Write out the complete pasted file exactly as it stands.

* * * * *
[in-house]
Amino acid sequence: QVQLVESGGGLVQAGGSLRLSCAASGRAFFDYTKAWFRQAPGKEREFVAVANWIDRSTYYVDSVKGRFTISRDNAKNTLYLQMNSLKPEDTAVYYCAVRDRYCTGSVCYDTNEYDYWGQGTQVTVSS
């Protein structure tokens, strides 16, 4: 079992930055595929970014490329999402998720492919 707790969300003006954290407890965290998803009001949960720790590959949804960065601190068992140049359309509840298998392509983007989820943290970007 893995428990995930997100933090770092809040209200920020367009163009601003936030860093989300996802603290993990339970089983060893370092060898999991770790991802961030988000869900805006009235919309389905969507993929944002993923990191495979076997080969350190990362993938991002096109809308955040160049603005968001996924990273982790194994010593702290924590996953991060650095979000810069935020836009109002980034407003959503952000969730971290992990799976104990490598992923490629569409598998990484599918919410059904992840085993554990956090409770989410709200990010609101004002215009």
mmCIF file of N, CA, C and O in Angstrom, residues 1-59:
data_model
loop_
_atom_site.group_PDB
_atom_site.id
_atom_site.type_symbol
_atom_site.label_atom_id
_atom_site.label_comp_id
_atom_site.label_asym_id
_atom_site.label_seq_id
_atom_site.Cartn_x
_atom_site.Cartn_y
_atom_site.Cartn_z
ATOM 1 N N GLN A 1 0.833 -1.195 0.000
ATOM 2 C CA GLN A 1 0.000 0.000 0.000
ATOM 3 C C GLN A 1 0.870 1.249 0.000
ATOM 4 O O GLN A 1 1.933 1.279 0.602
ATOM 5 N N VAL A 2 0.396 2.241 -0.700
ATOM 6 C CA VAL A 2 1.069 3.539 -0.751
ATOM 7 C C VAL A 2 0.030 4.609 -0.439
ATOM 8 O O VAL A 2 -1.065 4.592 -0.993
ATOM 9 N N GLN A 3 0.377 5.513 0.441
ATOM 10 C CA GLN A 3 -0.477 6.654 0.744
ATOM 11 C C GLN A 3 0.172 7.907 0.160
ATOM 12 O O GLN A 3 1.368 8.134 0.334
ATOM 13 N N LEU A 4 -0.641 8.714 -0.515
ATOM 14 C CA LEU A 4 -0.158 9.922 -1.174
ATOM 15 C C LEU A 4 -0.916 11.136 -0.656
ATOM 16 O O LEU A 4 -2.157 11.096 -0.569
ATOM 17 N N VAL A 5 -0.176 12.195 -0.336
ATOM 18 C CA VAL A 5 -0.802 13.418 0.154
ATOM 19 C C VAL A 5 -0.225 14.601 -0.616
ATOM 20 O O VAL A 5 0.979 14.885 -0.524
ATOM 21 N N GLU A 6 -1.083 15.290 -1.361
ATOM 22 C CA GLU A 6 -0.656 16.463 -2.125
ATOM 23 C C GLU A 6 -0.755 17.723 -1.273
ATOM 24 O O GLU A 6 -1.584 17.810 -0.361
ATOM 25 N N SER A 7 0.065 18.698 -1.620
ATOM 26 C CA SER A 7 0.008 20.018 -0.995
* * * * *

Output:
[in-house]
Amino acid sequence: QVQLVESGGGLVQAGGSLRLSCAASGRAFFDYTKAWFRQAPGKEREFVAVANWIDRSTYYVDSVKGRFTISRDNAKNTLYLQMNSLKPEDTAVYYCAVRDRYCTGSVCYDTNEYDYWGQGTQVTVSS
């Protein structure tokens, strides 16, 4: 079992930055595929970014490329999402998720492919 707790969300003006954290407890965290998803009001949960720790590959949804960065601190068992140049359309509840298998392509983007989820943290970007 893995428990995930997100933090770092809040209200920020367009163009601003936030860093989300996802603290993990339970089983060893370092060898999991770790991802961030988000869900805006009235919309389905969507993929944002993923990191495979076997080969350190990362993938991002096109809308955040160049603005968001996924990273982790194994010593702290924590996953991060650095979000810069935020836009109002980034407003959503952000969730971290992990799976104990490598992923490629569409598998990484599918919410059904992840085993554990956090409770989410709200990010609101004002215009």
mmCIF file of N, CA, C and O in Angstrom, residues 1-59:
data_model
loop_
_atom_site.group_PDB
_atom_site.id
_atom_site.type_symbol
_atom_site.label_atom_id
_atom_site.label_comp_id
_atom_site.label_asym_id
_atom_site.label_seq_id
_atom_site.Cartn_x
_atom_site.Cartn_y
_atom_site.Cartn_z
ATOM 1 N N GLN A 1 0.833 -1.195 0.000
ATOM 2 C CA GLN A 1 0.000 0.000 0.000
ATOM 3 C C GLN A 1 0.870 1.249 0.000
ATOM 4 O O GLN A 1 1.933 1.279 0.602
ATOM 5 N N VAL A 2 0.396 2.241 -0.700
ATOM 6 C CA VAL A 2 1.069 3.539 -0.751
ATOM 7 C C VAL A 2 0.030 4.609 -0.439
ATOM 8 O O VAL A 2 -1.065 4.592 -0.993
ATOM 9 N N GLN A 3 0.377 5.513 0.441
ATOM 10 C CA GLN A 3 -0.477 6.654 0.744
ATOM 11 C C GLN A 3 0.172 7.907 0.160
ATOM 12 O O GLN A 3 1.368 8.134 0.334
ATOM 13 N N LEU A 4 -0.641 8.714 -0.515
ATOM 14 C CA LEU A 4 -0.158 9.922 -1.174
ATOM 15 C C LEU A 4 -0.916 11.136 -0.656
ATOM 16 O O LEU A 4 -2.157 11.096 -0.569
ATOM 17 N N VAL A 5 -0.176 12.195 -0.336
ATOM 18 C CA VAL A 5 -0.802 13.418 0.154
ATOM 19 C C VAL A 5 -0.225 14.601 -0.616
ATOM 20 O O VAL A 5 0.979 14.885 -0.524
ATOM 21 N N GLU A 6 -1.083 15.290 -1.361
ATOM 22 C CA GLU A 6 -0.656 16.463 -2.125
ATOM 23 C C GLU A 6 -0.755 17.723 -1.273
ATOM 24 O O GLU A 6 -1.584 17.810 -0.361
ATOM 25 N N SER A 7 0.065 18.698 -1.620
ATOM 26 C CA SER A 7 0.008 20.018 -0.995